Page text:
With so many modules on the market, how do you make the right choices?
There are, fittingly, more than five hundred 500‑series modules to choose from. The format is best known for its preamps, EQs and compressors, and there’s a huge number of them, ranging from the clinical to the characterful, the simple to the feature‑laden. You’ll find miniature versions of studio stalwarts and out‑of‑production classics, as well as new designs that aren’t available in other formats.
But there are plenty of other modules, including other dynamics processors and some seriously high‑quality effects. You’ll find handy utility devices such as reamp ‘boxes’, reverb‑tank drivers, headphone amps, Bluetooth receivers and audio interfaces. There are Mid‑Sides encoder/decoders, parallel processing mixers and distribution amps, and more besides. Bereich03 Audio even make a full mastering console, with everything including meters, faders and monitor controllers delivered as 500‑series modules. And taking modularity in the opposite direction, DIYRE’s Colour format comprises a range of miniature modules which sit in a host that is itself a 500‑series module.
Where do you start? Well, first, remember that you don’t have to fill your rack right away. We might joke about Gear Acquisition Syndrome, but although there are some temptingly affordable modules, there’s little point snapping up ‘bargains’ that merely replicate what’s already offered by your audio interface and plug‑ins. Part of the beauty of this format is that you can approach investments in piecemeal fashion, adding the next part of the jigsaw only when you need or can afford it. For some, that allows access to the sort of processors they wouldn’t normally contemplate: big‑name channel strips, made of modules that tend to hold their value pretty well. That said, price (whether high or low) isn’t necessarily linked to quality, so don’t overlook things simply because they’re inexpensive.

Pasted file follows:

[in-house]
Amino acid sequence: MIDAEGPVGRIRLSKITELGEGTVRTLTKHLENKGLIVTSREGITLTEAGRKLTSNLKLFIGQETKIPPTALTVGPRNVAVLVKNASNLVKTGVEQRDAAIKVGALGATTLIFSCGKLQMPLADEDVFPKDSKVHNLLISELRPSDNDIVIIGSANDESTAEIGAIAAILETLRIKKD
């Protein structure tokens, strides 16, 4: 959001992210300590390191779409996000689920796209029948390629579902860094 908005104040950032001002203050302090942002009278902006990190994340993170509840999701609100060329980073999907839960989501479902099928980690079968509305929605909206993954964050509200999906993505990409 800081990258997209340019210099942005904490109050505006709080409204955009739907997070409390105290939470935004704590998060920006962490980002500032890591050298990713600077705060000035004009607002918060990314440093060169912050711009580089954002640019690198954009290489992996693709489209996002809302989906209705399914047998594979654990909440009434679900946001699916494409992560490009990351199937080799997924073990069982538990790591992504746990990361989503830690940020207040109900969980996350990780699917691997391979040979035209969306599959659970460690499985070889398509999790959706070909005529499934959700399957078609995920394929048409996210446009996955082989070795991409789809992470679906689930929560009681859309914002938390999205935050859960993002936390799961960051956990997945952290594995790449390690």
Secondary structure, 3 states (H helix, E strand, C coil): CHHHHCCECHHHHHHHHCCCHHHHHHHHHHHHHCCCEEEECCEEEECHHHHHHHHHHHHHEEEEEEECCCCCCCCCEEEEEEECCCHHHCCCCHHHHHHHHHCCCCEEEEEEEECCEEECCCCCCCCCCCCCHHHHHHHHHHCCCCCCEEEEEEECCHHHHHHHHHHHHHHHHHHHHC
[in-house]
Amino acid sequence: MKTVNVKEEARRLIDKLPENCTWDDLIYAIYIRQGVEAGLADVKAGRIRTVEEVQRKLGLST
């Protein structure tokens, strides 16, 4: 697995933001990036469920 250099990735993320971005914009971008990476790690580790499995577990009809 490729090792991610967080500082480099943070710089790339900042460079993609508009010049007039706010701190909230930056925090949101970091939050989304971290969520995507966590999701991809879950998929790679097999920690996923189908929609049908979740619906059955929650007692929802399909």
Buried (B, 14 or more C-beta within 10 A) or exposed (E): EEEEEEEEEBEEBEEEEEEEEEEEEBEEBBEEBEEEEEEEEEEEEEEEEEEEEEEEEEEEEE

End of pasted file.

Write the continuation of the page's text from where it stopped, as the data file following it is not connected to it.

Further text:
Ask yourself what you really want from your system. For example, if your aim is to build a portable recording channel with a preamp, EQ and compression, can it be mono or should it be stereo? If stereo, is a single set of controls better, or a dual mono strip with switched controls for easy matching and linkable compressors? Also consider whether versatile modules are desirable, potentially saving you space and money, or if it’s more important that each module does one thing perfectly.
Part of the beauty of this format is that you can approach investments in piecemeal fashion, adding the next part of the jigsaw only when you need or can afford it.
For the majority who invest in a 500‑series system, the sound character is all‑important. More specifically, it’s about being able to achieve that sound quickly and easily. Whatever marvels are offered in the plug‑in world, I’ve used plenty of hardware preamps, EQs, compressors and various other ‘vibe’ boxes whose sound I just couldn’t replicate quickly or easily in the box. The longer you fiddle around to achieve a sound, the longer you keep artists waiting, and the less point there is in coming out of the box when mixing.
As you whittle down your choices, consider the layout, and particularly how much space is left for your fingers to access controls. An overcrowded front panel makes modules almost unusable for me. I much prefer it where a manufacturer either keeps things simple, trusting that their sound will win me over,...